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Digital Marketing on a Startup Budget: Top 4 Considerations

The day you close your first round of funding is cause for celebration.

By the next day, however, you may find that nearly all your newly acquired capital has suddenly been spoken for! Whether the money has gone to building out a qualified team or covering production costs, early stage startup funding can run out quickly. Before you’ve spent all your money, however, you need to consider your digital marketing needs and budget for these needs accordingly.

What Goes Into Building A Strategy?

“Startups often assume digital marketing will be virtually free, but that’s not the case,” cautions Brian Sutter, the Director of Marketing at Wasp Barcode Technologies. “When they realize just how much it costs to run a Facebook ad campaign or robust thought leadership program, most founders are in for a surprise. I don’t just mean the cost of buying the ads – there’s so much more that goes into building out the strategy.”

This is a problem I frequently encounter with my own digital marketing small business clients. Digital marketing has a reputation as a DIY activity. From MailChimp to Hootsuite, there are a host of free or low-cost platforms for managing digital marketing basics. But don’t forget you’ll need someone to not only do the actual management, but also bring critical strategic insight and guidance to your digital marketing.

 

“Sure, a college intern can schedule your social media posts, but that intern will need clear guidance for building out your brand voice and interacting with leads. It would be wise to hire a digital marketing company that has spent years refining best practices for social media lead generation. You can’t expect an unpaid intern to deliver that level of expert knowledge.” says Will Gallahue Director of Marketing at Advantix Digital

Here’s how to get started with a startup marketing plan that won’t break the bank:

1. Write Out A Plan.

When you run a startup, it’s easy to get lost in the day-to-day minutia. Details, like crafting the perfect Instagram post or selecting the right button color for your lead generation form, can take on a larger than life importance, causing you to lose sight of the bigger picture. Your solution: a clear plan that keeps you focused.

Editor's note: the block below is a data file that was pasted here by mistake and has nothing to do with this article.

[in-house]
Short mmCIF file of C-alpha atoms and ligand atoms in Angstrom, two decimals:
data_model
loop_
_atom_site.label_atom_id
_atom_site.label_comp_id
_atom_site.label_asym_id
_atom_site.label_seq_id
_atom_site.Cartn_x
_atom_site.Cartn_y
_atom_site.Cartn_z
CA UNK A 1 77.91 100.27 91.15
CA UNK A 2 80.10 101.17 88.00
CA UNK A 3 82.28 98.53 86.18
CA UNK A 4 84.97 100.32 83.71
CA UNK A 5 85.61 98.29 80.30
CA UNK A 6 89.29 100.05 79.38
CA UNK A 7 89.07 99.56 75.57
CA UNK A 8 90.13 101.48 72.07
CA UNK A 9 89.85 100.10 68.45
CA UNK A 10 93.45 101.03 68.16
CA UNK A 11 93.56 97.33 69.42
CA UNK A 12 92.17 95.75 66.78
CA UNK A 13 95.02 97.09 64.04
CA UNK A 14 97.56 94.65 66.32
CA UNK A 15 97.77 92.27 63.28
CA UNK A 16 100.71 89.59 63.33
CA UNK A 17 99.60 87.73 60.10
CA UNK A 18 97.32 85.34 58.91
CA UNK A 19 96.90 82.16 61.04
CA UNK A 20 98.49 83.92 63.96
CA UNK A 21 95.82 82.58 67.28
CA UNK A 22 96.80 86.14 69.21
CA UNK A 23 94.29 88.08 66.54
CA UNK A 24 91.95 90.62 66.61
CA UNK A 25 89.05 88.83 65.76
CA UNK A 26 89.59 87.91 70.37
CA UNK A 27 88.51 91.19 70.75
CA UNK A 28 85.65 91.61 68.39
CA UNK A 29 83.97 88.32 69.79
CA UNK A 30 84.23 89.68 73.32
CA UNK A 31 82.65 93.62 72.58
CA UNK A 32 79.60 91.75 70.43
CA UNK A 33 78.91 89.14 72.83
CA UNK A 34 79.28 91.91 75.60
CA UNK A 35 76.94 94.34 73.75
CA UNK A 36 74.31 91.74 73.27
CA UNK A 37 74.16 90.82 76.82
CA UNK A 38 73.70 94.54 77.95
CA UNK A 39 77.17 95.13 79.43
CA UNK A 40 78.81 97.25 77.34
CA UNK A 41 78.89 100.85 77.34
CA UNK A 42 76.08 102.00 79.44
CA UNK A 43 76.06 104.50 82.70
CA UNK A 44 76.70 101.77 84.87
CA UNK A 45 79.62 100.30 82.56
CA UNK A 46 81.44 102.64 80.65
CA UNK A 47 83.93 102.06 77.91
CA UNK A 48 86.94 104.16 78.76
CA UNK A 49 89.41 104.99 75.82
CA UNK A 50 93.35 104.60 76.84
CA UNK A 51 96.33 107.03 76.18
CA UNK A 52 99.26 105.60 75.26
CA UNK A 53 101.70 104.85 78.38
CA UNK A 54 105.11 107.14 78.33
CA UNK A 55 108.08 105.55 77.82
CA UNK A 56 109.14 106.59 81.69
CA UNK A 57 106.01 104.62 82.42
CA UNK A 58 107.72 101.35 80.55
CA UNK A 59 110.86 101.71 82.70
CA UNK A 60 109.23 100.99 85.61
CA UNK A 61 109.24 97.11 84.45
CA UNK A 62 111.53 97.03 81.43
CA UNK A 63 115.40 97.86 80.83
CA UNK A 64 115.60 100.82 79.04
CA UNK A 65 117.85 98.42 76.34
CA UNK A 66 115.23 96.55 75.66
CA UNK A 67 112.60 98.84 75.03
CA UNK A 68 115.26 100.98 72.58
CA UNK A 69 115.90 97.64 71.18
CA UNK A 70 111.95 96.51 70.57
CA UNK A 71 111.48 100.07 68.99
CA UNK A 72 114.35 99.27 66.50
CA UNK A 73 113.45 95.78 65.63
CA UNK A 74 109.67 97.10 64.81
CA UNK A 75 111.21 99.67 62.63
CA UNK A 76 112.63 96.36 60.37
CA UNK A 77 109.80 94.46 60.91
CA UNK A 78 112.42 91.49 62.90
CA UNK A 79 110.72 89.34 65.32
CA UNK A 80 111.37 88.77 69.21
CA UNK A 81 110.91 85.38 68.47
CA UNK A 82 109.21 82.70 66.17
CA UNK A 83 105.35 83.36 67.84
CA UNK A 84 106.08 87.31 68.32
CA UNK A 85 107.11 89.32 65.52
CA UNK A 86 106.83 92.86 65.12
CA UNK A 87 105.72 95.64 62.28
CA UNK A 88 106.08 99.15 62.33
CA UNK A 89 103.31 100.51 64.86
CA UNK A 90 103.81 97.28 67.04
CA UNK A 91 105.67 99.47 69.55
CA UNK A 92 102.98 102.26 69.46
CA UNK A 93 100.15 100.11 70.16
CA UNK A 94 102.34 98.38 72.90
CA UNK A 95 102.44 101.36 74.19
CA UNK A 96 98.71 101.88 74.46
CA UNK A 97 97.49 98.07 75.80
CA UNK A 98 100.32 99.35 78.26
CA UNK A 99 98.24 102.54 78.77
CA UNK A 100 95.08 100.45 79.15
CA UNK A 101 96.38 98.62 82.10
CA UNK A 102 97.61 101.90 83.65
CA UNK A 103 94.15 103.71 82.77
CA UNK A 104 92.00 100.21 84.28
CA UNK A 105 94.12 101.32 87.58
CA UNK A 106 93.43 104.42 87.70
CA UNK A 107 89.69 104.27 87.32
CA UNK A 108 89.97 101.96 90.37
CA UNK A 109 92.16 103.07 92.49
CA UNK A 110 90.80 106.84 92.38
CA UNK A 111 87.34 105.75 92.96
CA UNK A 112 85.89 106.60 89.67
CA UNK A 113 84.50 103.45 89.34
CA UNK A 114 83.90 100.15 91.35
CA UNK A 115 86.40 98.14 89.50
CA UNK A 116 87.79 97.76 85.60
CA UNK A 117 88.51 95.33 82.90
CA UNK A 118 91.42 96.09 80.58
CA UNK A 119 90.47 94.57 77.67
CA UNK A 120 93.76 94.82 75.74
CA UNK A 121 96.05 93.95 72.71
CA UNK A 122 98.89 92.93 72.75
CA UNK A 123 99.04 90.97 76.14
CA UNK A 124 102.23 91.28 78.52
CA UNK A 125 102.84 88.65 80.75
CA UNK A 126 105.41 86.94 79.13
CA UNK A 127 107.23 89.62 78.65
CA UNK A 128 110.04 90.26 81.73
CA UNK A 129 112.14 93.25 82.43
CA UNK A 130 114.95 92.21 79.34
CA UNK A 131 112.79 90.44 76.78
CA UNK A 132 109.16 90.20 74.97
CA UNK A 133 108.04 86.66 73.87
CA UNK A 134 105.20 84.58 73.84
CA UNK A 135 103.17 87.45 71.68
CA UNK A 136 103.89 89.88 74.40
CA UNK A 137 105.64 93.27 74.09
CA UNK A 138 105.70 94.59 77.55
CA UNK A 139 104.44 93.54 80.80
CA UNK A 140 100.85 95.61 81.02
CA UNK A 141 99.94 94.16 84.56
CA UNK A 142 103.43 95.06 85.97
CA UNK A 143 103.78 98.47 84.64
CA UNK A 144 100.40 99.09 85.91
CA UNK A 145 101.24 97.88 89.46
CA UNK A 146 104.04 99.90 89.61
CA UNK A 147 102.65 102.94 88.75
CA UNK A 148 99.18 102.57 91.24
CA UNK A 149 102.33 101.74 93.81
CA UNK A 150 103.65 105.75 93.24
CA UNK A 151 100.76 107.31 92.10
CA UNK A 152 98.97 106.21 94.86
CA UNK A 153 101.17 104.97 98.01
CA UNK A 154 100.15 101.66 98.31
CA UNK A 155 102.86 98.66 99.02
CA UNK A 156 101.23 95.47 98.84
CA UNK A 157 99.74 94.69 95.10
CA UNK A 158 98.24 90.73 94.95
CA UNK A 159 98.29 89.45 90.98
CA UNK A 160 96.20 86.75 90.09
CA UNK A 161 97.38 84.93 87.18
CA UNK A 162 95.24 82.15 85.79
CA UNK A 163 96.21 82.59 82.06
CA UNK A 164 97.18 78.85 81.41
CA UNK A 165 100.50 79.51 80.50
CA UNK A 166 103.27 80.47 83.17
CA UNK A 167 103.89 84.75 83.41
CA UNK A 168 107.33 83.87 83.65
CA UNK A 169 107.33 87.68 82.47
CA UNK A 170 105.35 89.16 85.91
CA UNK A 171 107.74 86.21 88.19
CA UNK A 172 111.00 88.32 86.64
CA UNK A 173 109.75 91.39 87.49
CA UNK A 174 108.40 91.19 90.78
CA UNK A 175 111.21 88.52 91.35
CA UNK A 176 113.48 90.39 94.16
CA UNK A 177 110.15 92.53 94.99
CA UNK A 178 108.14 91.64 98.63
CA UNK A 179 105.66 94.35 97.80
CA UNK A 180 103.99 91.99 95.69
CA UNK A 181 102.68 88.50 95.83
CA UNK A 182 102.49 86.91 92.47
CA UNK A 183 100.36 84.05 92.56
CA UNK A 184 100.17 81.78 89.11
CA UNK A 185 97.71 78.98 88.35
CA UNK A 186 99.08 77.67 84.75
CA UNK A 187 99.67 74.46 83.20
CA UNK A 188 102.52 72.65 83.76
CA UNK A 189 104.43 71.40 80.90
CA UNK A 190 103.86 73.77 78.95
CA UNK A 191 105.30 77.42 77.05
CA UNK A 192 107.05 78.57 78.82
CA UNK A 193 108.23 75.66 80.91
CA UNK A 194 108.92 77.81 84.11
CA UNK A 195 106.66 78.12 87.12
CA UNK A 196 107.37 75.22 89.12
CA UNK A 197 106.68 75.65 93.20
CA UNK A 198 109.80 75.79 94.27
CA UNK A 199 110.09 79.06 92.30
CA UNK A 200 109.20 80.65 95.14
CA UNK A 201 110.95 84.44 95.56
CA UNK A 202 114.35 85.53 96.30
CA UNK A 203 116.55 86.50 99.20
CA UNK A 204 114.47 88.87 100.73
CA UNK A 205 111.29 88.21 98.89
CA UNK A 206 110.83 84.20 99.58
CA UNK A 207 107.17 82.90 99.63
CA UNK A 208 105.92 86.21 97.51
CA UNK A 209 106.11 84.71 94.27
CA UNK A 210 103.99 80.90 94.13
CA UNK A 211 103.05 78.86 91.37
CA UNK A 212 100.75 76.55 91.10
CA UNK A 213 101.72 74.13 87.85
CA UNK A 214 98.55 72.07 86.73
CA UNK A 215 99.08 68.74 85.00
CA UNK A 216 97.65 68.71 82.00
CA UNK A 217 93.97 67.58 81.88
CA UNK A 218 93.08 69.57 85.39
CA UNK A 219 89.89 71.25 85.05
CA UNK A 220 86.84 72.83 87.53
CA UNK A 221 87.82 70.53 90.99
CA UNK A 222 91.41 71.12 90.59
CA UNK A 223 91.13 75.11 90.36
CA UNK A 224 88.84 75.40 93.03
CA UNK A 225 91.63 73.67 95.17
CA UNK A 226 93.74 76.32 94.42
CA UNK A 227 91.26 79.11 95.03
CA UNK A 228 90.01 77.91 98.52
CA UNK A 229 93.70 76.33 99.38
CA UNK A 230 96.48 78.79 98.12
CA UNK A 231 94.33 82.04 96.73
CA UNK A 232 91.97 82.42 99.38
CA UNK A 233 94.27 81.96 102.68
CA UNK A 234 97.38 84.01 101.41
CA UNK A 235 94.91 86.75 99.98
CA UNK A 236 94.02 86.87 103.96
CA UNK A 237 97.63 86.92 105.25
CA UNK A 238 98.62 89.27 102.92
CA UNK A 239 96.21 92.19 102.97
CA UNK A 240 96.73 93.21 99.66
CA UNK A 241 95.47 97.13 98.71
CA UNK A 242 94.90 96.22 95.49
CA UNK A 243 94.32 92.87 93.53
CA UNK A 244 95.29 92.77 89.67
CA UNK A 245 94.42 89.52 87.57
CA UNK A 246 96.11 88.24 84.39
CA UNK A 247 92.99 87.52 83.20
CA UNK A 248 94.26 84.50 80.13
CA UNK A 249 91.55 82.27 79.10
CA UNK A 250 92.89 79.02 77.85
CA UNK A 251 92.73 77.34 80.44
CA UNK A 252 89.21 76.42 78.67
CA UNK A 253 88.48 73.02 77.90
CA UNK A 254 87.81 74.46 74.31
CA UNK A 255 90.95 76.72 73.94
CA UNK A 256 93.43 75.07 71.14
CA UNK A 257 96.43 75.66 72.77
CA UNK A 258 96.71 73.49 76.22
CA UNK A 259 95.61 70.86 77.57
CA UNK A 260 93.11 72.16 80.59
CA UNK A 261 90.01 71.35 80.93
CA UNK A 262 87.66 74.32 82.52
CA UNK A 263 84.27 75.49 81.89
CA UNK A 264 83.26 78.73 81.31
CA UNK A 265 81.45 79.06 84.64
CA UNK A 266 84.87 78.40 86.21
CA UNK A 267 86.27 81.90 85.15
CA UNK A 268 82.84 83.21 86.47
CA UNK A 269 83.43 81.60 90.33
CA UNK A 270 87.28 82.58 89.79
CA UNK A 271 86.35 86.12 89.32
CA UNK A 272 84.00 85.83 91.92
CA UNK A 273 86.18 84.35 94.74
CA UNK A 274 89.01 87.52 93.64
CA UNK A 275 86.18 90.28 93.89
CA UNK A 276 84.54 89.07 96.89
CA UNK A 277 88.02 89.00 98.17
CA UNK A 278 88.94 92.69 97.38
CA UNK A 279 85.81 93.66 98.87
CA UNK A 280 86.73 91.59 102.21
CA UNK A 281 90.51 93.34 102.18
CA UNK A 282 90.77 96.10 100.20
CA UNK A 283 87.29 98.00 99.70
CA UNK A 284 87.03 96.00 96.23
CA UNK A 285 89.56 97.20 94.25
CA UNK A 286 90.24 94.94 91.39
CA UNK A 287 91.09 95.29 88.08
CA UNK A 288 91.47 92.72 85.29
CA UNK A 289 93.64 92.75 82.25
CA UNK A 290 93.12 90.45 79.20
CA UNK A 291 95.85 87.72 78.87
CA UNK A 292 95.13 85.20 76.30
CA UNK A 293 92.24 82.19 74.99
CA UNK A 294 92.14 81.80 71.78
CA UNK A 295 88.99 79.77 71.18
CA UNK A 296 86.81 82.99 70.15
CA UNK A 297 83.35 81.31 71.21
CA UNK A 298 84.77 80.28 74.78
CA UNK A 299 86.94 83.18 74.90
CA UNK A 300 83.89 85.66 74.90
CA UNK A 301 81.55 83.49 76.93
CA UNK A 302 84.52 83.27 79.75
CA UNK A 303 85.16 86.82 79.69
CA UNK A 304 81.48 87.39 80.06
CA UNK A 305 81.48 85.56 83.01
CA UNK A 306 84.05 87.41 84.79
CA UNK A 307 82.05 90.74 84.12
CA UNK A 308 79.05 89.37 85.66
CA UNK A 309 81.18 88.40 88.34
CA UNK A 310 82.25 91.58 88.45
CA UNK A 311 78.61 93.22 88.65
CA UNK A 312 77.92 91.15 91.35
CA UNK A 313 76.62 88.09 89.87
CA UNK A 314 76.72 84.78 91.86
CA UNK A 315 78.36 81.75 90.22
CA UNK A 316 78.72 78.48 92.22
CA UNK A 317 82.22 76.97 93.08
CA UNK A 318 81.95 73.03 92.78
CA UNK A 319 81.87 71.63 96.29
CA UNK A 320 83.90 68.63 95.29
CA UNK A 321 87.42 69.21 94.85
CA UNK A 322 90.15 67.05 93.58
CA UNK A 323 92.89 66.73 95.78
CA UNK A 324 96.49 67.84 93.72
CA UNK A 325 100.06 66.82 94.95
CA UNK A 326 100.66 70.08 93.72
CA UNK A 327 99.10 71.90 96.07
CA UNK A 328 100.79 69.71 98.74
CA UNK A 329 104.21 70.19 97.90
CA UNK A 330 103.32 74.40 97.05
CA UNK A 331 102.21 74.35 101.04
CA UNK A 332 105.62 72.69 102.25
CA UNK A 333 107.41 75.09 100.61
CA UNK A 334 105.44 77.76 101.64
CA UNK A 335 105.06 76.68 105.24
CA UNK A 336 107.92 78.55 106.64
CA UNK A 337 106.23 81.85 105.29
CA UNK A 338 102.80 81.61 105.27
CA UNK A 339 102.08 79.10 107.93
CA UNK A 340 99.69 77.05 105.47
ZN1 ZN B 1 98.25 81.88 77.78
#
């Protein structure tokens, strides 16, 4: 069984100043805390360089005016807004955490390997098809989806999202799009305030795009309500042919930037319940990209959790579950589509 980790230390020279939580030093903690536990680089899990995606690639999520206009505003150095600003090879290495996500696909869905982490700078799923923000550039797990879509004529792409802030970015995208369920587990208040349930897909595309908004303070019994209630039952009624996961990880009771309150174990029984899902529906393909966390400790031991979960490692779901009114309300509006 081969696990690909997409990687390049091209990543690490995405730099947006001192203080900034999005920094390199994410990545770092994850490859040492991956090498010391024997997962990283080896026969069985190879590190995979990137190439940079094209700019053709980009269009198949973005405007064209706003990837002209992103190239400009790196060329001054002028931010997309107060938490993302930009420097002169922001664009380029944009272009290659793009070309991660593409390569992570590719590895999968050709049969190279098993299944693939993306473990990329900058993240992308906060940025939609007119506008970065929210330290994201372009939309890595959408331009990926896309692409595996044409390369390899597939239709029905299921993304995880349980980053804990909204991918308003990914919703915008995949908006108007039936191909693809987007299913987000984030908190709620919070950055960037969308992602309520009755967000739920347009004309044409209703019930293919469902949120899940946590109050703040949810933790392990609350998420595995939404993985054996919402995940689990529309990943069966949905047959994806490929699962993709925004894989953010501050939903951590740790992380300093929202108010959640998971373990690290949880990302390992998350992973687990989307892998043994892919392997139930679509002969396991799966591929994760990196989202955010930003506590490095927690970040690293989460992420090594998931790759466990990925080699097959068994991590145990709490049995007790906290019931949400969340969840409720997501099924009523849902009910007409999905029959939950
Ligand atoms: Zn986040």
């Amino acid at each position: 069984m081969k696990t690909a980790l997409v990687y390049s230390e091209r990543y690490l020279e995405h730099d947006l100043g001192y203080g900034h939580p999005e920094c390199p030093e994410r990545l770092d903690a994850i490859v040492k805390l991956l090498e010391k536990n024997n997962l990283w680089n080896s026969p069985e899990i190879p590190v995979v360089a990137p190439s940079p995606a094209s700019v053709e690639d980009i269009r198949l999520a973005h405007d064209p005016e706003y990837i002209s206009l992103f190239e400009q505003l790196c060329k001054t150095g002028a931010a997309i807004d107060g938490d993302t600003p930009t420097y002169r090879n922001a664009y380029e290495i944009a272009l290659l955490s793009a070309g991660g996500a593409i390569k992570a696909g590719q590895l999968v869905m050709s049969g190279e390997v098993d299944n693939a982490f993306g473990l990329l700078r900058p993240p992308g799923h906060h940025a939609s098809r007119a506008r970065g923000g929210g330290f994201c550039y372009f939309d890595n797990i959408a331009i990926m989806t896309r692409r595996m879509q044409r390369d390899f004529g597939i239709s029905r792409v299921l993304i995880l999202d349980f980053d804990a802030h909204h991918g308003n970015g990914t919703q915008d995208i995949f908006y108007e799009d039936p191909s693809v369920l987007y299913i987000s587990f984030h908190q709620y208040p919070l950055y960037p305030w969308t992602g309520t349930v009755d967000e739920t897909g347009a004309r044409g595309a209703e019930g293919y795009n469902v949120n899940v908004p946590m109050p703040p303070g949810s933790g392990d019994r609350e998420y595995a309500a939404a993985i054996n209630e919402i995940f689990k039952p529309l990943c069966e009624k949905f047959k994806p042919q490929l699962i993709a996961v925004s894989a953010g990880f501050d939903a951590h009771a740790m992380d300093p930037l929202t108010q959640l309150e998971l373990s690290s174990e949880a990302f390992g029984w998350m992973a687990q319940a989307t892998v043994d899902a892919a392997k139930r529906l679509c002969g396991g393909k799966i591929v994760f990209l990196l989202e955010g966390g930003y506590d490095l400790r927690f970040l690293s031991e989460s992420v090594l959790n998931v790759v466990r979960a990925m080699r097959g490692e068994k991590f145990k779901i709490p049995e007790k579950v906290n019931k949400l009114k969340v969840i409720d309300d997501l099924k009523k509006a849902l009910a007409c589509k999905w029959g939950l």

Creating an initial six-month marketing plan is an important process in which you document your big picture goals, detailed objectives and the marketing tactics you’ll utilize to reach these objectives that will ultimately drive big picture goal success. Even if you have a “plan” in your head, it’s important to get this plan on out paper with a specific timeline for meeting each stage. This will ensure your team and any third-party consultants or freelancers are all on the same page about marketing goals.

2. Differentiate Between Big Picture Goals And Short-Term Objectives.

Part of your planning process includes differentiating between high-level goals and more detailed marketing objectives. High-level goals focus on the big picture needs, like building brand awareness and generating leads. Detailed objectives get into the nitty-gritty. For example, if your generating leads is your top big picture goal, then more detailed objectives would include quantify how many leads per week or month, how you’ll move them through the sales funnel, and target performance goals for closure rate.

3. Start With The Brand Basics.

What is your startup’s vision and mission? What does your brand voice sound like? How do you talk about your startup? These may seem like basic questions that as the founder you intuitively know that answers to. But what about your co-founders, employees and freelancers– do they know how to define your brand?

Startups often rush to start building their social media presence or crank out a quickie website and overlook the importance of first clarifying branding basics. Something as simple as a mini “brand cheat sheet” that lists your mission, vision, values and examples of preferred voice and tone will ensure all the future marketing messaging you develop is consistent across all touch points.

4. Cover Your Bases.

So, you want to run a PPC campaign on social media to drive leads to your website. That’s all well and good, but have you thought through all the different elements you need in place to make this plan a success? For starters, you’ll want to be sure you have an intuitive, mobile-friendly website. Next, you’ll need to build out landing pages exclusively for this campaign. Then, you’ll need to build out a lead capture form on the backend that’s connected to a lead management system.

If you’re using free content downloads to entice your leads, you’ll also need to have a high quality white paper written. In short, there’s a lot that goes into a marketing campaign. Be sure you’ve got the basics in place before you get started with a marketing campaign so you’re positioned for success.

Bottom Line:

Once you’ve got the basics in place, it’s now safe to consider which marketing tactics make the most sense for your budget, objectives and goals.

By weighing your big picture goals and objectives against the different marketing tactics at your disposal (and their respective cost), you’ll be able to make the most informed decision for quick wins– without spending a fortune.

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Jeremy Webb

Chief technologi.st & Adventurer about.me/jeremy.webb

Jeremy WebbDigital Marketing on a Startup Budget: Top 4 Considerations

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